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EU Competition Chief Talks Antitrust Concerns About Google And Microsoft

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EU Competition Chief Talks Antitrust Concerns About Google And Microsoft
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EU competition commissioner Joaquin Almunia spoke at Fordham University in New York City at an antitrust conference on Thursday. After talking about financial markets, benchmark rates manipulation, intellectual property and “keeping digital markets level and open,” Almunia had some things to say about his concerns with Google and with Microsoft.

Almunia said this about Google:

As to Google, it is well known that we have competition concerns that the company is using its dominance in online search to foreclose rival specialised search engines and search advertisers.

After several exchanges with me, Google has agreed to propose solutions in the four specific areas of concern that we have identified.

I have now instructed my staff to engage into technical discussions with Google in order to assess in-depth the solutions presented to us.

If effective solutions were found quickly and tested successfully, competition could be restored at an early stage by means of a commitment decision.

However, we are not there yet, and it must be clear that – in the absence of satisfactory proposals in the short term – I will be obliged to continue with our formal proceedings.

Let me add that this process is without prejudice to the separate investigation of other issues involving Google that have been raised with the Commission.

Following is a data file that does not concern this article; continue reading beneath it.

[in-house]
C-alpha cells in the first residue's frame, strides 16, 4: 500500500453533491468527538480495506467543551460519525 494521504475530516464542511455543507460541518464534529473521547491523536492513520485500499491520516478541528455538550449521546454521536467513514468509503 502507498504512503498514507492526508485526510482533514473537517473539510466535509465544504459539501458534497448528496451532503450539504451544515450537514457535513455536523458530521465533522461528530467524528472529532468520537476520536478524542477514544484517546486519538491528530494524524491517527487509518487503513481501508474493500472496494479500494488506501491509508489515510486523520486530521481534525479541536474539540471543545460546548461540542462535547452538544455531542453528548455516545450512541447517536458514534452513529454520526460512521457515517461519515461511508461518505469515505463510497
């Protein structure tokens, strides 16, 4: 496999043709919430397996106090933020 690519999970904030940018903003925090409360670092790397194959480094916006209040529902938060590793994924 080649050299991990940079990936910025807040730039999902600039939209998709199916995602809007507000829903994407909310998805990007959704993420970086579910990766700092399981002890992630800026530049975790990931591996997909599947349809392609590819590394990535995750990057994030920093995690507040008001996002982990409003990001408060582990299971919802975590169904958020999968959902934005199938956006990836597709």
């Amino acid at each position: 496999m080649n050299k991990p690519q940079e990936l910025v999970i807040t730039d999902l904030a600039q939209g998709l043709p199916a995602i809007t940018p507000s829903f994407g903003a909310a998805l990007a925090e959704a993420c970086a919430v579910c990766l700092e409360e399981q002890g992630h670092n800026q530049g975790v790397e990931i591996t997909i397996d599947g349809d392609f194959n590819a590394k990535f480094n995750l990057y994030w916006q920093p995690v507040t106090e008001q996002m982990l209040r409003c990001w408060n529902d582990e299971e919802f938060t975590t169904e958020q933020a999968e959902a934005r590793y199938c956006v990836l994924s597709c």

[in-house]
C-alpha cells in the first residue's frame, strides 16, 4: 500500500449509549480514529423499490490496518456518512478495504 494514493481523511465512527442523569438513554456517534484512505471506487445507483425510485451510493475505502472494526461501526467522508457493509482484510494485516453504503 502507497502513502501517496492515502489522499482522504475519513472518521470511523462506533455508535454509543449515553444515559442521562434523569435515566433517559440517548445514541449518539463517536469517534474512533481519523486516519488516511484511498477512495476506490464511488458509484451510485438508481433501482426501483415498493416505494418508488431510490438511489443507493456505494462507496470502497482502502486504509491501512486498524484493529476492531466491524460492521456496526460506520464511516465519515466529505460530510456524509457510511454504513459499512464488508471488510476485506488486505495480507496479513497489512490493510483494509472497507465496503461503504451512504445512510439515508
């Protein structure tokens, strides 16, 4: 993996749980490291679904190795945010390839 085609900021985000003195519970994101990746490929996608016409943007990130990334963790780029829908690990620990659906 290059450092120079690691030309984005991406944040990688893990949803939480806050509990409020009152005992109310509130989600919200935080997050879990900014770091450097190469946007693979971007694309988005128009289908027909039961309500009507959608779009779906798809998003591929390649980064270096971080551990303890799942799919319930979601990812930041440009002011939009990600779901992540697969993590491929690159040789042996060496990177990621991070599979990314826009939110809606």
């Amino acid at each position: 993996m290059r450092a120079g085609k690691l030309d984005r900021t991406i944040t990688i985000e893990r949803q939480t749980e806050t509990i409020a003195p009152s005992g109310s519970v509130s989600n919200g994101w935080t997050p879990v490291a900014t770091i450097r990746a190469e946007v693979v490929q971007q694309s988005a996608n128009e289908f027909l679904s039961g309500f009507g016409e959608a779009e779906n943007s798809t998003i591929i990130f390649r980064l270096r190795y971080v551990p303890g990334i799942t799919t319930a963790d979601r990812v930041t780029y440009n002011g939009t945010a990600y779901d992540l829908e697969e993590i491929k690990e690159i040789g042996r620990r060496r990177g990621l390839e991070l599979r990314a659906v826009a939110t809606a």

He said this about Microsoft:

Back in 2009, the company ended an antitrust investigation of the European Commission when it pledged to offer a ‘choice screen’ that would allow us to easily pick our preferred web browsers.

This remedy was very effective while it was implemented and the case is widely regarded as one of the most relevant antitrust cases of the last decade at EU level.

It has recently emerged that the company has not kept its commitments. Microsoft itself has confirmed that it failed to roll out the choice screen with the version of Windows released in February 2011.

This means that for around one and a half years millions of users in the EU have not seen the choice screen.

Generally speaking, I consider that the commitments offered by the companies themselves are a good way to solve competition problems, as an alternative to lengthy proceedings.

But the policy can work only if they translate their words into action. This is why I take compliance very seriously and I will make sure that we take the necessary decisions as a matter of priority.

You can read the full speech here.

More on the Google “antitrust” saga here.

[via FairSearch]

EU Competition Chief Talks Antitrust Concerns About Google And Microsoft
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